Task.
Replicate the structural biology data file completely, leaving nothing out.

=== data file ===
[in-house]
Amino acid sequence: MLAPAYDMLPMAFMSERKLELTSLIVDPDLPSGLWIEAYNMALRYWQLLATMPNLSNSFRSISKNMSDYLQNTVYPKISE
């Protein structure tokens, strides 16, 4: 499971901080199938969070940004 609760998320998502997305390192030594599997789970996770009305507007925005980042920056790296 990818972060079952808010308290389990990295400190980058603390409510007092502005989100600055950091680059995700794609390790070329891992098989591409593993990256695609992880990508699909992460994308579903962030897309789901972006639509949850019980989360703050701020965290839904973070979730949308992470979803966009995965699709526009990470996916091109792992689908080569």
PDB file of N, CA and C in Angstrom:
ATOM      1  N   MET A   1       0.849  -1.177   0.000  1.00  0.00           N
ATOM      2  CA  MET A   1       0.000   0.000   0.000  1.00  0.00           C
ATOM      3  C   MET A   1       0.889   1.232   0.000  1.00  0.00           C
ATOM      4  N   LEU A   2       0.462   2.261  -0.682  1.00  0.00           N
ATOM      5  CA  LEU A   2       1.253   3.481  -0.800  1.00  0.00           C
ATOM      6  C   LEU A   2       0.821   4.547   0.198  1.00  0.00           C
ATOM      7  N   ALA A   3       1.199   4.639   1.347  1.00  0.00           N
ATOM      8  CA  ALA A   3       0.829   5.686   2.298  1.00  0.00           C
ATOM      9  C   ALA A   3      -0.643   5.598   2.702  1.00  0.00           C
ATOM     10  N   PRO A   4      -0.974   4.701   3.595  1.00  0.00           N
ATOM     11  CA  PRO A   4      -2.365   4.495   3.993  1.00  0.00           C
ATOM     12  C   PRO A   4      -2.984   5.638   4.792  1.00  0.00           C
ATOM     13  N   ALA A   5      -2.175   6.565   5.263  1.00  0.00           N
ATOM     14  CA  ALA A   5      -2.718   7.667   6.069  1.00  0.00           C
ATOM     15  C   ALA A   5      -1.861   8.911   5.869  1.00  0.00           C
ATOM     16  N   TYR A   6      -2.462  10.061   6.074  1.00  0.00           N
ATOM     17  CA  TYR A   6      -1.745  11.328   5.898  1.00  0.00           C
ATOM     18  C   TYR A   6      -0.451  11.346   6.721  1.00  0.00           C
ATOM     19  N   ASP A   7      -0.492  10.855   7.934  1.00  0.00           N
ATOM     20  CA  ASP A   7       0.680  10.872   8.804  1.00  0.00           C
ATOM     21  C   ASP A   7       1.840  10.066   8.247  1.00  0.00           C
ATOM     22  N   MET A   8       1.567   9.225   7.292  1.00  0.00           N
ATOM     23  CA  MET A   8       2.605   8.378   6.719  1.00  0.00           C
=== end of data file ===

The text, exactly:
[in-house]
Amino acid sequence: MLAPAYDMLPMAFMSERKLELTSLIVDPDLPSGLWIEAYNMALRYWQLLATMPNLSNSFRSISKNMSDYLQNTVYPKISE
């Protein structure tokens, strides 16, 4: 499971901080199938969070940004 609760998320998502997305390192030594599997789970996770009305507007925005980042920056790296 990818972060079952808010308290389990990295400190980058603390409510007092502005989100600055950091680059995700794609390790070329891992098989591409593993990256695609992880990508699909992460994308579903962030897309789901972006639509949850019980989360703050701020965290839904973070979730949308992470979803966009995965699709526009990470996916091109792992689908080569």
PDB file of N, CA and C in Angstrom:
ATOM      1  N   MET A   1       0.849  -1.177   0.000  1.00  0.00           N
ATOM      2  CA  MET A   1       0.000   0.000   0.000  1.00  0.00           C
ATOM      3  C   MET A   1       0.889   1.232   0.000  1.00  0.00           C
ATOM      4  N   LEU A   2       0.462   2.261  -0.682  1.00  0.00           N
ATOM      5  CA  LEU A   2       1.253   3.481  -0.800  1.00  0.00           C
ATOM      6  C   LEU A   2       0.821   4.547   0.198  1.00  0.00           C
ATOM      7  N   ALA A   3       1.199   4.639   1.347  1.00  0.00           N
ATOM      8  CA  ALA A   3       0.829   5.686   2.298  1.00  0.00           C
ATOM      9  C   ALA A   3      -0.643   5.598   2.702  1.00  0.00           C
ATOM     10  N   PRO A   4      -0.974   4.701   3.595  1.00  0.00           N
ATOM     11  CA  PRO A   4      -2.365   4.495   3.993  1.00  0.00           C
ATOM     12  C   PRO A   4      -2.984   5.638   4.792  1.00  0.00           C
ATOM     13  N   ALA A   5      -2.175   6.565   5.263  1.00  0.00           N
ATOM     14  CA  ALA A   5      -2.718   7.667   6.069  1.00  0.00           C
ATOM     15  C   ALA A   5      -1.861   8.911   5.869  1.00  0.00           C
ATOM     16  N   TYR A   6      -2.462  10.061   6.074  1.00  0.00           N
ATOM     17  CA  TYR A   6      -1.745  11.328   5.898  1.00  0.00           C
ATOM     18  C   TYR A   6      -0.451  11.346   6.721  1.00  0.00           C
ATOM     19  N   ASP A   7      -0.492  10.855   7.934  1.00  0.00           N
ATOM     20  CA  ASP A   7       0.680  10.872   8.804  1.00  0.00           C
ATOM     21  C   ASP A   7       1.840  10.066   8.247  1.00  0.00           C
ATOM     22  N   MET A   8       1.567   9.225   7.292  1.00  0.00           N
ATOM     23  CA  MET A   8       2.605   8.378   6.719  1.00  0.00           C